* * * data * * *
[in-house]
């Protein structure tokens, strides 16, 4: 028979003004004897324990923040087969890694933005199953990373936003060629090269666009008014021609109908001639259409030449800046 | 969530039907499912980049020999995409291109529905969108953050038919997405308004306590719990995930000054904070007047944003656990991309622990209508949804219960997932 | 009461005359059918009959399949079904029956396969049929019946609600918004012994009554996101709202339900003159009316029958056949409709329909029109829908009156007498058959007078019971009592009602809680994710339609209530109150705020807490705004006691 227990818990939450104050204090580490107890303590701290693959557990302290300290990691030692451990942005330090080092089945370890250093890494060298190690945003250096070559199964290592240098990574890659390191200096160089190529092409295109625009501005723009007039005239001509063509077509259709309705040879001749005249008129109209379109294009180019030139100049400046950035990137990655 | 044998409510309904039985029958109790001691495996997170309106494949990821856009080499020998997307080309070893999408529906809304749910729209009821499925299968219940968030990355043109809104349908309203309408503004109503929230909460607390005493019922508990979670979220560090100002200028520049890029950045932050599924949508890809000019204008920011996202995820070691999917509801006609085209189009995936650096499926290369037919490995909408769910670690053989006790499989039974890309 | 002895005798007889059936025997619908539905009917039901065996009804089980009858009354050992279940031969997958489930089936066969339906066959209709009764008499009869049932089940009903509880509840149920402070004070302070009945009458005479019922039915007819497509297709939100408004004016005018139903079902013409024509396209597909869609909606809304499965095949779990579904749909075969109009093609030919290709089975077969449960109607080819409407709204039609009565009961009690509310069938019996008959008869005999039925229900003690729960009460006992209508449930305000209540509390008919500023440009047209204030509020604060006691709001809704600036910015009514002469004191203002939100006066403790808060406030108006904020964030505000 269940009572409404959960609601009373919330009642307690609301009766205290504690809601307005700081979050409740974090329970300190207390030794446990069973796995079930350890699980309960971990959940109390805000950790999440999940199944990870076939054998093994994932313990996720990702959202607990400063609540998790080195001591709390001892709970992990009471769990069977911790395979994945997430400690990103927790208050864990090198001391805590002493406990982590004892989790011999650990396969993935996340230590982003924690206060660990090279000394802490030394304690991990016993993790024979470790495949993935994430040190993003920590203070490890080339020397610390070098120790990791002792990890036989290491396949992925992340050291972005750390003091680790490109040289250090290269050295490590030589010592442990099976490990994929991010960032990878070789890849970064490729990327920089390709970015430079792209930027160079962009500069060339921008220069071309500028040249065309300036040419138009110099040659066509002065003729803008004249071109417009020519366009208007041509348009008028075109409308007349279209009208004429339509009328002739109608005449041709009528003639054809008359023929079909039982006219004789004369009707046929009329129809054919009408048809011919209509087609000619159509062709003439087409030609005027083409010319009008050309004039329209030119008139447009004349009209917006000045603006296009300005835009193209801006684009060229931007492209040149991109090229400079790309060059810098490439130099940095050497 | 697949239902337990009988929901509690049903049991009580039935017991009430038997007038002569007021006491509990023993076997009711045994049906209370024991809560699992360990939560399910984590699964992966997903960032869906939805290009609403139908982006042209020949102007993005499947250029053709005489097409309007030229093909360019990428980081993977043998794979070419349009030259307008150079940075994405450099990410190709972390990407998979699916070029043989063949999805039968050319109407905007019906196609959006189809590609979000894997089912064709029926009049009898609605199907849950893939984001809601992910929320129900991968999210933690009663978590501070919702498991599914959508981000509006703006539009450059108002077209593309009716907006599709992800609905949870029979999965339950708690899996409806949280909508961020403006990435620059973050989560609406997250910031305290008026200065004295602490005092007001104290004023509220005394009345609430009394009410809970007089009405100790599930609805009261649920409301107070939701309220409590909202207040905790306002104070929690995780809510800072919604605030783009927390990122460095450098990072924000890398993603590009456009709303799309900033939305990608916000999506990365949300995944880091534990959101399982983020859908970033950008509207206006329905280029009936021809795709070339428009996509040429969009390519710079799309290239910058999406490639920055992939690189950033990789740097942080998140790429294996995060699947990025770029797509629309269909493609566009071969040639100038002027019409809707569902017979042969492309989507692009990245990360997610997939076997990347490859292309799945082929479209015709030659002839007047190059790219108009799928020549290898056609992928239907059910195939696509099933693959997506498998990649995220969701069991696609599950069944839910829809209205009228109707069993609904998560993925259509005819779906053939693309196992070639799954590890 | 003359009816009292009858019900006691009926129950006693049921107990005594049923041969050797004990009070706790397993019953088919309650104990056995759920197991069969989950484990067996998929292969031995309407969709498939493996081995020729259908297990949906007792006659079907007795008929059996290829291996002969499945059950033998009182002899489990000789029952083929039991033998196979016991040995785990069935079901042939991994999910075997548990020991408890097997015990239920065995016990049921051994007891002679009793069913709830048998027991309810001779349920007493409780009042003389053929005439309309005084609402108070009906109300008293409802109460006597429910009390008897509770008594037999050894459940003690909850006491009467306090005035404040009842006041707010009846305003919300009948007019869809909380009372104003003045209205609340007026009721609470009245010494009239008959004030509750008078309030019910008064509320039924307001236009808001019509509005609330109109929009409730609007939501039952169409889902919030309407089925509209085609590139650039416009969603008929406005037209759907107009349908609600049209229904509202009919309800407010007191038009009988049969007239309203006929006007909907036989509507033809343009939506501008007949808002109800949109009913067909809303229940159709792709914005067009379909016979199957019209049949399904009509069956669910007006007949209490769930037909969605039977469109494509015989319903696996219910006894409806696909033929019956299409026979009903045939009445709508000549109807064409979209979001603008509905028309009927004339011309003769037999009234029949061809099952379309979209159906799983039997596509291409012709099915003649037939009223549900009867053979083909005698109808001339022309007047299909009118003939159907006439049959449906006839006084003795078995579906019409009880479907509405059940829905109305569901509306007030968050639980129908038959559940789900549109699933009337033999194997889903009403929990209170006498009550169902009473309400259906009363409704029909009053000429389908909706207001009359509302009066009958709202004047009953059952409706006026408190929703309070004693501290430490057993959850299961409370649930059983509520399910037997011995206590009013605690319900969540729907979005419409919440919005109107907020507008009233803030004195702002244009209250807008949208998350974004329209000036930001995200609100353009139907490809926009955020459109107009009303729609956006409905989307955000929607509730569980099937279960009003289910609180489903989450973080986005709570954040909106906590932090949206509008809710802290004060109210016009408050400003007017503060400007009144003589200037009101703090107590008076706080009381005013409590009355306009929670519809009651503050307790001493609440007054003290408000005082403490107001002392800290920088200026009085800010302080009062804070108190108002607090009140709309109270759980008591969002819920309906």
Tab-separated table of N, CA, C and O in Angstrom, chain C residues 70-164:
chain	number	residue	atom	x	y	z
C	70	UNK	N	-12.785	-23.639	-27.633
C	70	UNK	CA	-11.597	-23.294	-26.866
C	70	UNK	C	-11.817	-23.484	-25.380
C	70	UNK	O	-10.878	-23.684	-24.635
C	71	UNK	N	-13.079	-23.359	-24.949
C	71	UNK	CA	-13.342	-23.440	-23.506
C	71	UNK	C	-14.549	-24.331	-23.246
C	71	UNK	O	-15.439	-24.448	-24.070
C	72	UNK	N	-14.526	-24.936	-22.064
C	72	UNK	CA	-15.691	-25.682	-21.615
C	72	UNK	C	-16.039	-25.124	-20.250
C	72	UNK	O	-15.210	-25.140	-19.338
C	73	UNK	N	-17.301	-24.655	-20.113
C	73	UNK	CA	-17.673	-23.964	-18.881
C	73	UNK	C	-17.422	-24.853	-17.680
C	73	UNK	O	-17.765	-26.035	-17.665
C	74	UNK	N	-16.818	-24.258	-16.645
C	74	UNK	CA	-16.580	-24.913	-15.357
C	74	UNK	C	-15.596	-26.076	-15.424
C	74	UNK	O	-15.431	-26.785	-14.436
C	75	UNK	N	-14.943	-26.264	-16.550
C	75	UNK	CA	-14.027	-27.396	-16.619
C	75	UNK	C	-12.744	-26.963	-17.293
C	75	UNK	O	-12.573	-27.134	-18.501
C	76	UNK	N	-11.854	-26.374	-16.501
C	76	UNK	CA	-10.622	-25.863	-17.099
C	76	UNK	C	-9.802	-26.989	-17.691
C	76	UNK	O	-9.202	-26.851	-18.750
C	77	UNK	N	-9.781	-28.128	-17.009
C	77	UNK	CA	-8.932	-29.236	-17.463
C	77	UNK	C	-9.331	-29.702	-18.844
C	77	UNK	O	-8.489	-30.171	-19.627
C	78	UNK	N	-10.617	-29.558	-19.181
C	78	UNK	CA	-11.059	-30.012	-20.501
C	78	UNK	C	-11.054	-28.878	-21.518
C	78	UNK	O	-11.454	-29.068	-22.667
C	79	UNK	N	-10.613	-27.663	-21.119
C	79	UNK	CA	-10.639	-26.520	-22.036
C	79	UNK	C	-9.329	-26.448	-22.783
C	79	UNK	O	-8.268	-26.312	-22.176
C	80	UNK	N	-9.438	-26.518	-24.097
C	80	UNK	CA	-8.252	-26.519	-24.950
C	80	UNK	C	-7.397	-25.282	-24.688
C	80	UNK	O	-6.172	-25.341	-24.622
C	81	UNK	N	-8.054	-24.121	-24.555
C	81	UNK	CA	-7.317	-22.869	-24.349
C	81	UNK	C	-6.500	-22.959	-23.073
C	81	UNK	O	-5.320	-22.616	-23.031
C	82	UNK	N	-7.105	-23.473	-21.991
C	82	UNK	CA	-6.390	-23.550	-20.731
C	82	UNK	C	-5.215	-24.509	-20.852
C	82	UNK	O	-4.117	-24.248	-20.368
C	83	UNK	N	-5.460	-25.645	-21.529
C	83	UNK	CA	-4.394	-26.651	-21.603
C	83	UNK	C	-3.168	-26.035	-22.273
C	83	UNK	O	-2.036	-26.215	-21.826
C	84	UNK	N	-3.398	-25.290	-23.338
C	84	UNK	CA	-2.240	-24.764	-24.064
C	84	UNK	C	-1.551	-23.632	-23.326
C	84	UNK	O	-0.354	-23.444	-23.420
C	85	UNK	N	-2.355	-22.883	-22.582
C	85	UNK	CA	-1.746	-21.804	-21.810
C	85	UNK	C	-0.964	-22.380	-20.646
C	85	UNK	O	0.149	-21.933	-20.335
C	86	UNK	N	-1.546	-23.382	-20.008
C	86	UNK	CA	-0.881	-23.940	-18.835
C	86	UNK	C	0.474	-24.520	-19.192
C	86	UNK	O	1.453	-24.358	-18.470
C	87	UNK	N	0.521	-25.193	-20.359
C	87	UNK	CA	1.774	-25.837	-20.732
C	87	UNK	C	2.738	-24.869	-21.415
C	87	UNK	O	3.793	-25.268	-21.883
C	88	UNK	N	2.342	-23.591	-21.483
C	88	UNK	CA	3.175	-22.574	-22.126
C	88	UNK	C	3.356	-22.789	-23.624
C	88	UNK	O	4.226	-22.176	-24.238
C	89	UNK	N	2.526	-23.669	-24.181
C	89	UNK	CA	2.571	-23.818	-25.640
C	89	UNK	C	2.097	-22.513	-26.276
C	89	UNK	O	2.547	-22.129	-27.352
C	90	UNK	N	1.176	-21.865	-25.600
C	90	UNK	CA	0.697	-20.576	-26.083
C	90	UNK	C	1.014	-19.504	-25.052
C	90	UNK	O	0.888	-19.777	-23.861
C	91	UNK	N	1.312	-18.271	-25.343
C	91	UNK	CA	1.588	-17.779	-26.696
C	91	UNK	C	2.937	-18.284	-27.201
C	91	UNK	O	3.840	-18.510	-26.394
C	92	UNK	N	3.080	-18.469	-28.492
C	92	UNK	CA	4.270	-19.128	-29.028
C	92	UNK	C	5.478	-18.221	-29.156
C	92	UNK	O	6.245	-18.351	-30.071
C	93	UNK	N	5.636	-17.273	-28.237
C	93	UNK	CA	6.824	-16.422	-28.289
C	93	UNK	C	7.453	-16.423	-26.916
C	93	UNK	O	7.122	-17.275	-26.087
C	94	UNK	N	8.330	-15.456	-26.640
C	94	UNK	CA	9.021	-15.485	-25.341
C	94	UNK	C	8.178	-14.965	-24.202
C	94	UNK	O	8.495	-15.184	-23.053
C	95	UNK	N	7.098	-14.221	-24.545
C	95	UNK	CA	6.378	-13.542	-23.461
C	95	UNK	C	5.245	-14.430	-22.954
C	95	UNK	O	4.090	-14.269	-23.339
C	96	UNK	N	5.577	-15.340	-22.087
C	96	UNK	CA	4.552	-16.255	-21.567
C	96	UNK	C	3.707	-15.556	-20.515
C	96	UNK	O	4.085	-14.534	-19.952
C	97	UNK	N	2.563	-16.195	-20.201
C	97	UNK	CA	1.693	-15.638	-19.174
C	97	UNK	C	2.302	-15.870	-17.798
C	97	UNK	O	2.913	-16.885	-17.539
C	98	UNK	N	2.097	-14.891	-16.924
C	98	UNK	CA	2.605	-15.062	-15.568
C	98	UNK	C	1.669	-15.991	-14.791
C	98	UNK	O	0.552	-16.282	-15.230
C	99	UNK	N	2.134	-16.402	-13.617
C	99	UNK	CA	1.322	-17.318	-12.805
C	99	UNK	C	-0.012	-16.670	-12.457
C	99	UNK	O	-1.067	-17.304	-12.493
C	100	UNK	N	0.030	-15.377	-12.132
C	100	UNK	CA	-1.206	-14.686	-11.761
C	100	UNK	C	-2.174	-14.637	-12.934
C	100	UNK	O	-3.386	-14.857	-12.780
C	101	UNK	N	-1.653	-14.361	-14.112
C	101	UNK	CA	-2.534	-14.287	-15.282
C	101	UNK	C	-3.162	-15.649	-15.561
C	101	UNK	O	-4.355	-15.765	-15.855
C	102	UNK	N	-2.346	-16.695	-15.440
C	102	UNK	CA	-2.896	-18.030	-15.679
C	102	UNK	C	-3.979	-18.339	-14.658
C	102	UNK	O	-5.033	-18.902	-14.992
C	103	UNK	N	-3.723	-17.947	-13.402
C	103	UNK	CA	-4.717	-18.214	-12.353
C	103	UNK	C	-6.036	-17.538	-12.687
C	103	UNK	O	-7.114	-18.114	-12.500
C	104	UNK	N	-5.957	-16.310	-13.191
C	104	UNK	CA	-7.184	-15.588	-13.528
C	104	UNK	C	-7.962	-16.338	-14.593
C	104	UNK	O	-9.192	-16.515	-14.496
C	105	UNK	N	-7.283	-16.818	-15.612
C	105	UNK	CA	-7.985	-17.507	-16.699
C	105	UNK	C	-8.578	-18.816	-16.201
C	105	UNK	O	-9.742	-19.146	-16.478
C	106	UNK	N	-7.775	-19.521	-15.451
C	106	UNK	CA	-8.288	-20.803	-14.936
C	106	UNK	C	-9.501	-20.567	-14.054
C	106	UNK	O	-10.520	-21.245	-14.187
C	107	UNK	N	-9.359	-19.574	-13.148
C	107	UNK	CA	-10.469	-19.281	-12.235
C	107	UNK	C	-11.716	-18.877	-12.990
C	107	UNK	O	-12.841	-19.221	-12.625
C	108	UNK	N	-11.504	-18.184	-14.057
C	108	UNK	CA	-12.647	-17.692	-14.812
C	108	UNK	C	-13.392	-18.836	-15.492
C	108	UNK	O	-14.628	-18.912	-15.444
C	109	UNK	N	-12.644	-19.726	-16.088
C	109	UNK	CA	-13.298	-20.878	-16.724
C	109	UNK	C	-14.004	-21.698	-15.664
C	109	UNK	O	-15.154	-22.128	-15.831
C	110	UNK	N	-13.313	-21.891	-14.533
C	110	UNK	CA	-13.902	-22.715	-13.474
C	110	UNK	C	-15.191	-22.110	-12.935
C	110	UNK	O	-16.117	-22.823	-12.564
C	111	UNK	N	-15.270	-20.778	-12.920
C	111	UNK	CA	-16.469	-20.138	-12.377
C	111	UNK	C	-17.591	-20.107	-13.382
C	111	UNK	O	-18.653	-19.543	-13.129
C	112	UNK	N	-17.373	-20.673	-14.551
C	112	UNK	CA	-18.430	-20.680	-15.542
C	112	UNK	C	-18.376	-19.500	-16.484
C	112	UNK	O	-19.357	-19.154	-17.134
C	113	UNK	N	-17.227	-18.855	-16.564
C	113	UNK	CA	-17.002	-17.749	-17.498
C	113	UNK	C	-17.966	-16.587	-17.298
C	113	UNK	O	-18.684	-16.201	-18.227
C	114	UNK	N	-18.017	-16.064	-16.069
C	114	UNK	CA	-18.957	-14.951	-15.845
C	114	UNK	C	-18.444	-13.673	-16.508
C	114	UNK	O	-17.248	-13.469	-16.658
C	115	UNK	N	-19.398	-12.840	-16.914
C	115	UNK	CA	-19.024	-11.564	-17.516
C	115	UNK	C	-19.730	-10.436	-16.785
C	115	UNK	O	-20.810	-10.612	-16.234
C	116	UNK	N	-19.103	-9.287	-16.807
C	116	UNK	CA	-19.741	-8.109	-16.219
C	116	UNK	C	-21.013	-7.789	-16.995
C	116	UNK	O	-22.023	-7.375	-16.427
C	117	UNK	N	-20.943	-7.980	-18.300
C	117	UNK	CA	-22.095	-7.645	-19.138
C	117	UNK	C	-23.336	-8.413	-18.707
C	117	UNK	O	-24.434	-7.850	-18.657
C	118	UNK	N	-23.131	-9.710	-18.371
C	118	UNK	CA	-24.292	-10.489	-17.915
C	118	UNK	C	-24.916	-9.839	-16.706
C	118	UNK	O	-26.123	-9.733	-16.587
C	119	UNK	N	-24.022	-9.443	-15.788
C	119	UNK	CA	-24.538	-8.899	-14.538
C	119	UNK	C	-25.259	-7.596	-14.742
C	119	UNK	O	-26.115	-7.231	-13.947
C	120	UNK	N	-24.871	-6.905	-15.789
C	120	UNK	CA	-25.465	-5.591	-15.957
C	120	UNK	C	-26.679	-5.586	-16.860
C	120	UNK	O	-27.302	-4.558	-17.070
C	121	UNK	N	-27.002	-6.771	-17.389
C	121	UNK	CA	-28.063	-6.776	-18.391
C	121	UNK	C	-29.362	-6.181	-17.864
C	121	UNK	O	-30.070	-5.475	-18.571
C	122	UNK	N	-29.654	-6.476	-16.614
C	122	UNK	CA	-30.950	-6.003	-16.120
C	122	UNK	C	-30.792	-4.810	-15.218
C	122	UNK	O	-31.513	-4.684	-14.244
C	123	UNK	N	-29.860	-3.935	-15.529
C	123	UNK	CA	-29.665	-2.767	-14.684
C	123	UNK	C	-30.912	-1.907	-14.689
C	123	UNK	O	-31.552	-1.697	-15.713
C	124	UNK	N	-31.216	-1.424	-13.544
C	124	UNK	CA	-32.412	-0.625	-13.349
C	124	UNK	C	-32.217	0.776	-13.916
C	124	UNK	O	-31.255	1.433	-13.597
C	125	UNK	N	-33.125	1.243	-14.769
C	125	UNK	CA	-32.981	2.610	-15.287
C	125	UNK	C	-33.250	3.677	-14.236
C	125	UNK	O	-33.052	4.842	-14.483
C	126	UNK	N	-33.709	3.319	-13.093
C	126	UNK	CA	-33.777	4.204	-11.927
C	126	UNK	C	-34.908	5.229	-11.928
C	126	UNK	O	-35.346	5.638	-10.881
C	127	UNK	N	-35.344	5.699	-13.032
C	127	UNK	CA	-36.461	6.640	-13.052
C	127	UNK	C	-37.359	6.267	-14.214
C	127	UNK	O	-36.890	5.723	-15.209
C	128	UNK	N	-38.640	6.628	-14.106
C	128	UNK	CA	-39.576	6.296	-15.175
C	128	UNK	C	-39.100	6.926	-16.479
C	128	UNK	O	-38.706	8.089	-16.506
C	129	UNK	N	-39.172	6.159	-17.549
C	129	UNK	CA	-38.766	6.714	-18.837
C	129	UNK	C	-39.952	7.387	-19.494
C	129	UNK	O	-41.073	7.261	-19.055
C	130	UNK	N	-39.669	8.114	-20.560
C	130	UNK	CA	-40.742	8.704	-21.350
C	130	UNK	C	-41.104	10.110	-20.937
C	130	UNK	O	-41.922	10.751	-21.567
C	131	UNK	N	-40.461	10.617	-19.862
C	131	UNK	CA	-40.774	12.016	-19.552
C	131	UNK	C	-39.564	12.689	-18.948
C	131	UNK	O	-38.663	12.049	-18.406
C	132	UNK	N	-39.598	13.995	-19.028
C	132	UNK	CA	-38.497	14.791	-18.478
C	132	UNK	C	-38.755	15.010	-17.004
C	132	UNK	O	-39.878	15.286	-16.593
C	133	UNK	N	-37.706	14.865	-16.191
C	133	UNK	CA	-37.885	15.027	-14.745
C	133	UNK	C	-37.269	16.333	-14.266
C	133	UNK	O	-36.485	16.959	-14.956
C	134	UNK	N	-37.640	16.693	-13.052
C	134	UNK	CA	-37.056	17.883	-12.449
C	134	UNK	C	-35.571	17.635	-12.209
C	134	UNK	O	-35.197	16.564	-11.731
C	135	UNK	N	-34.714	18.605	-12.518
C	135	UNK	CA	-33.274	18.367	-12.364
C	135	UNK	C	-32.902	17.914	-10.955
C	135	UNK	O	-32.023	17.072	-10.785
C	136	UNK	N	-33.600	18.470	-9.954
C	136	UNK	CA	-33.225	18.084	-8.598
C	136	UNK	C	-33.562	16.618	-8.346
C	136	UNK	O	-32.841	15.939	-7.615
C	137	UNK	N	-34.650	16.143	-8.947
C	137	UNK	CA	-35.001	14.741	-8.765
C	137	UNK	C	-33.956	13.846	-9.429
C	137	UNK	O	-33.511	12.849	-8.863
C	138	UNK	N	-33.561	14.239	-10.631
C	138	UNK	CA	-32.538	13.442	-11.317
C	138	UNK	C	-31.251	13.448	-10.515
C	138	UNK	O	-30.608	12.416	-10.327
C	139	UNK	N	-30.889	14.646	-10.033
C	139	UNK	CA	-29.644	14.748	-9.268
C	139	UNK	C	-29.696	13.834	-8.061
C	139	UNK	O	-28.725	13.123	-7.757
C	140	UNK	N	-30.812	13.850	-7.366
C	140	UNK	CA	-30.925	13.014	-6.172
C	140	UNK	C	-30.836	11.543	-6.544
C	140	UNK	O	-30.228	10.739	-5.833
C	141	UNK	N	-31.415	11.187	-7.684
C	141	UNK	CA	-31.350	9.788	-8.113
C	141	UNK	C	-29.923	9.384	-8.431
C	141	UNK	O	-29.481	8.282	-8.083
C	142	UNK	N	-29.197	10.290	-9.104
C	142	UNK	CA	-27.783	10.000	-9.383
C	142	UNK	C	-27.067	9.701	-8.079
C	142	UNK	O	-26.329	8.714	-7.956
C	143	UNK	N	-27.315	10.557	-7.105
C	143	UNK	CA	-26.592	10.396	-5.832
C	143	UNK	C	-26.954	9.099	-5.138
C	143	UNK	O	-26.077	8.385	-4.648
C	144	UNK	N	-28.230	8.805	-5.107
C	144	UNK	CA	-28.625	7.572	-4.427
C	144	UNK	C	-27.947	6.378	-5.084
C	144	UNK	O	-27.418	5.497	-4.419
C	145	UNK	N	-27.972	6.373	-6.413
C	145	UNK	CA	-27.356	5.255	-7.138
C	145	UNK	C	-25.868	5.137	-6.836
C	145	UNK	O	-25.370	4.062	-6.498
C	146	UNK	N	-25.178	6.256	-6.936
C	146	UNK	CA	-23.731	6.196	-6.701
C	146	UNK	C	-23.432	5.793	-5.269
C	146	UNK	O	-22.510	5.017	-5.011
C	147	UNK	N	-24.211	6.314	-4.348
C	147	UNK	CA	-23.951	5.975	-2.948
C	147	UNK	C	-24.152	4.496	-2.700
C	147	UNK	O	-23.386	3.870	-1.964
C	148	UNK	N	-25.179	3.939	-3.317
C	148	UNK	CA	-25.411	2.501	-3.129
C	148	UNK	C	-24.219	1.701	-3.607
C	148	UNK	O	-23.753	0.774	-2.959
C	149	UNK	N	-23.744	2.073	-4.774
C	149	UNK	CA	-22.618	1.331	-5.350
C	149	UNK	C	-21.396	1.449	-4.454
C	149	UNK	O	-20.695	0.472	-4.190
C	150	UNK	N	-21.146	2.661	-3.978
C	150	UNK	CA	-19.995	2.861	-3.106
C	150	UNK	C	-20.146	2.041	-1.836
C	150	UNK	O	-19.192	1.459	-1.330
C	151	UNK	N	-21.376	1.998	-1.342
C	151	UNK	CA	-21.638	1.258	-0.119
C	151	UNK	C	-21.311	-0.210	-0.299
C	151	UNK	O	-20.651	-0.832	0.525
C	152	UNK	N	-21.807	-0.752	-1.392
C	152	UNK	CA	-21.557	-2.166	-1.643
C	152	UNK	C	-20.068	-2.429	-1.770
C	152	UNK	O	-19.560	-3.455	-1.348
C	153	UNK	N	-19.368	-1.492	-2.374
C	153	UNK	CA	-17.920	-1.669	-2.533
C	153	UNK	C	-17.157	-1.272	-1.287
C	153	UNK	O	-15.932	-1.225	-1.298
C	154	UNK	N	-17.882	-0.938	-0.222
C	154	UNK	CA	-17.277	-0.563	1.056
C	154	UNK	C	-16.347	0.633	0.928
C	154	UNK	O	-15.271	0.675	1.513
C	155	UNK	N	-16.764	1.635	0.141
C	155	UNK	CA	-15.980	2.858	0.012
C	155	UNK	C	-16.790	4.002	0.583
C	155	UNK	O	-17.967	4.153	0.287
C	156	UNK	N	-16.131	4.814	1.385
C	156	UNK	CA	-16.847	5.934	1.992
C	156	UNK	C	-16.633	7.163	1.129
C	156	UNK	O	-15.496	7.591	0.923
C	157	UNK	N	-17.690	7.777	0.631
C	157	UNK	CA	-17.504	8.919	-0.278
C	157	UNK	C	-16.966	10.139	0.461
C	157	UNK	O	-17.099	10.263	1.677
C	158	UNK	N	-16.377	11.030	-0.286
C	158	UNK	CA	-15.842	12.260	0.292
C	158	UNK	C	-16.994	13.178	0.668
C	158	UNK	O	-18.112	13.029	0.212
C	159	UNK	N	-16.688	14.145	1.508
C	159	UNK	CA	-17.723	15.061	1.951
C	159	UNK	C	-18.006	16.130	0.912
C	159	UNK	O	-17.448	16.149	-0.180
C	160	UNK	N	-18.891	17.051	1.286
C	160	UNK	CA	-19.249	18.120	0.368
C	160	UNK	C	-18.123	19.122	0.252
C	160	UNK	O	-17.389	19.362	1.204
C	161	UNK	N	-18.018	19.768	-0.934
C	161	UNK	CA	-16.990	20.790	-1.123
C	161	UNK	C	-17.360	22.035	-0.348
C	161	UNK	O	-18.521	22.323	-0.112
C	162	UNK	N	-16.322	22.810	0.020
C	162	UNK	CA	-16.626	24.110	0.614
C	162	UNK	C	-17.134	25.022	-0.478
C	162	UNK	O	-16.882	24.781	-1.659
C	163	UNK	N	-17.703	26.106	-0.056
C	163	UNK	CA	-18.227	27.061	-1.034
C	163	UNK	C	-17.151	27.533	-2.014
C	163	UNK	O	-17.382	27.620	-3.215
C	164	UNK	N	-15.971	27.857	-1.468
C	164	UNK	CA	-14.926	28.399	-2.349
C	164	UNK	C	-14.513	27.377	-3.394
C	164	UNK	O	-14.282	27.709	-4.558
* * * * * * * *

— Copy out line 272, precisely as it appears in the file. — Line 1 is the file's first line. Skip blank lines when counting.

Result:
C	136	UNK	O	-32.841	15.939	-7.615